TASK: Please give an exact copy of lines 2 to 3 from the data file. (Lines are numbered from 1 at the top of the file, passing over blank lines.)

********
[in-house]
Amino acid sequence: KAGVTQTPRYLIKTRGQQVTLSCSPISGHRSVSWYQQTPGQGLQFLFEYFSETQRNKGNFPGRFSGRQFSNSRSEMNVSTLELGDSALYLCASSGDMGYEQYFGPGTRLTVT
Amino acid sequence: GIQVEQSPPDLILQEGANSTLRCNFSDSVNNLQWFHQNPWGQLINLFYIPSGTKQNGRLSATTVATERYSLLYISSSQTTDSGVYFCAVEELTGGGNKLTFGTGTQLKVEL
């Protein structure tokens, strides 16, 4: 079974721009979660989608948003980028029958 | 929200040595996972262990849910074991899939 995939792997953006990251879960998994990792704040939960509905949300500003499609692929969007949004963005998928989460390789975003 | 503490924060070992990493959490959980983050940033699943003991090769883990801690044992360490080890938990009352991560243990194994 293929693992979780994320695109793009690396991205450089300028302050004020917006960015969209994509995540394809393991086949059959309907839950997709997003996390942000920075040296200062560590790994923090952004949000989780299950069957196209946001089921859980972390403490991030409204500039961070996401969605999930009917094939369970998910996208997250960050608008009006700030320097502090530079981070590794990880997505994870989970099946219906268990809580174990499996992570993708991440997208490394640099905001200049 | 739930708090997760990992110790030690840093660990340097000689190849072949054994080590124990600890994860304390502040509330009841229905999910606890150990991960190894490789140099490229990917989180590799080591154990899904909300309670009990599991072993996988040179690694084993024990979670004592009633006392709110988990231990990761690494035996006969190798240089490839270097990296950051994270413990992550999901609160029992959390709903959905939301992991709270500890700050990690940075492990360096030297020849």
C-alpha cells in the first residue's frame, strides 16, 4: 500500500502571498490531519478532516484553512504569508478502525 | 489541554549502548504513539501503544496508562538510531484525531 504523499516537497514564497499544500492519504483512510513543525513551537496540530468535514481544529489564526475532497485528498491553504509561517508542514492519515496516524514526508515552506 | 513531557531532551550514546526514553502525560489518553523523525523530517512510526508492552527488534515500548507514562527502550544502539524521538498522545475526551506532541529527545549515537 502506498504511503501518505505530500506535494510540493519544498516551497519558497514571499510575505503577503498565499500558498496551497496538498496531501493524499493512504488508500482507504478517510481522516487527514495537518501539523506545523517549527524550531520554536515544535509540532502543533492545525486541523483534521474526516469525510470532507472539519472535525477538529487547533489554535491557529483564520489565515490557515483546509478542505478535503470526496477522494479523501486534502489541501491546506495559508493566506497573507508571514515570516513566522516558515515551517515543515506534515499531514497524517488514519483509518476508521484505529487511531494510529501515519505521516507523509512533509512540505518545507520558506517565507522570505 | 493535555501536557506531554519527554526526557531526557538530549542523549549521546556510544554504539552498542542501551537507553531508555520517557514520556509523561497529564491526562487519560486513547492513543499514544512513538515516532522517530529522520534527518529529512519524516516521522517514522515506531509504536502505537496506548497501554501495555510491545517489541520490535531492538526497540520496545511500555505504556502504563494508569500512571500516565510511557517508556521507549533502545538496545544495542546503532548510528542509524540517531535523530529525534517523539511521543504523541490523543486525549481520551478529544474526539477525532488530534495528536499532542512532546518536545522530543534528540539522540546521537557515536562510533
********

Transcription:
Amino acid sequence: KAGVTQTPRYLIKTRGQQVTLSCSPISGHRSVSWYQQTPGQGLQFLFEYFSETQRNKGNFPGRFSGRQFSNSRSEMNVSTLELGDSALYLCASSGDMGYEQYFGPGTRLTVT
Amino acid sequence: GIQVEQSPPDLILQEGANSTLRCNFSDSVNNLQWFHQNPWGQLINLFYIPSGTKQNGRLSATTVATERYSLLYISSSQTTDSGVYFCAVEELTGGGNKLTFGTGTQLKVEL